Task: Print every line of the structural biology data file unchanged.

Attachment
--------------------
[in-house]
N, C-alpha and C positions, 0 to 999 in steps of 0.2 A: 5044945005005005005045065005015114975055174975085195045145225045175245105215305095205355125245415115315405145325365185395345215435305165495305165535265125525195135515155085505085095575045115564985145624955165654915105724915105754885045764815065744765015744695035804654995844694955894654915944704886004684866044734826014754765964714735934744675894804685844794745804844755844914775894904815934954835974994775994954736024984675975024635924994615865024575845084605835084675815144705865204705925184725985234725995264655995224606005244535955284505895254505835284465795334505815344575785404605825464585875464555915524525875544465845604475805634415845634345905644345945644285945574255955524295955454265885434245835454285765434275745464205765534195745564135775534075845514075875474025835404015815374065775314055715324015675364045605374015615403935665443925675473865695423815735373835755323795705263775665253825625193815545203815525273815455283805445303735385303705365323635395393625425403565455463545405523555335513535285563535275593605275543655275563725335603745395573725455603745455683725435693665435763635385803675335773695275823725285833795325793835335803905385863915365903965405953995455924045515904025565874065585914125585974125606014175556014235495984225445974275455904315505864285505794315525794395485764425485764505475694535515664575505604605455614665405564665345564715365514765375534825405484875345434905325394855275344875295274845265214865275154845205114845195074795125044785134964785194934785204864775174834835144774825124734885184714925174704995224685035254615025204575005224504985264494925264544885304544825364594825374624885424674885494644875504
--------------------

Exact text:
[in-house]
N, C-alpha and C positions, 0 to 999 in steps of 0.2 A: 5044945005005005005045065005015114975055174975085195045145225045175245105215305095205355125245415115315405145325365185395345215435305165495305165535265125525195135515155085505085095575045115564985145624955165654915105724915105754885045764815065744765015744695035804654995844694955894654915944704886004684866044734826014754765964714735934744675894804685844794745804844755844914775894904815934954835974994775994954736024984675975024635924994615865024575845084605835084675815144705865204705925184725985234725995264655995224606005244535955284505895254505835284465795334505815344575785404605825464585875464555915524525875544465845604475805634415845634345905644345945644285945574255955524295955454265885434245835454285765434275745464205765534195745564135775534075845514075875474025835404015815374065775314055715324015675364045605374015615403935665443925675473865695423815735373835755323795705263775665253825625193815545203815525273815455283805445303735385303705365323635395393625425403565455463545405523555335513535285563535275593605275543655275563725335603745395573725455603745455683725435693665435763635385803675335773695275823725285833795325793835335803905385863915365903965405953995455924045515904025565874065585914125585974125606014175556014235495984225445974275455904315505864285505794315525794395485764425485764505475694535515664575505604605455614665405564665345564715365514765375534825405484875345434905325394855275344875295274845265214865275154845205114845195074795125044785134964785194934785204864775174834835144774825124734885184714925174704995224685035254615025204575005224504985264494925264544885304544825364594825374624885424674885494644875504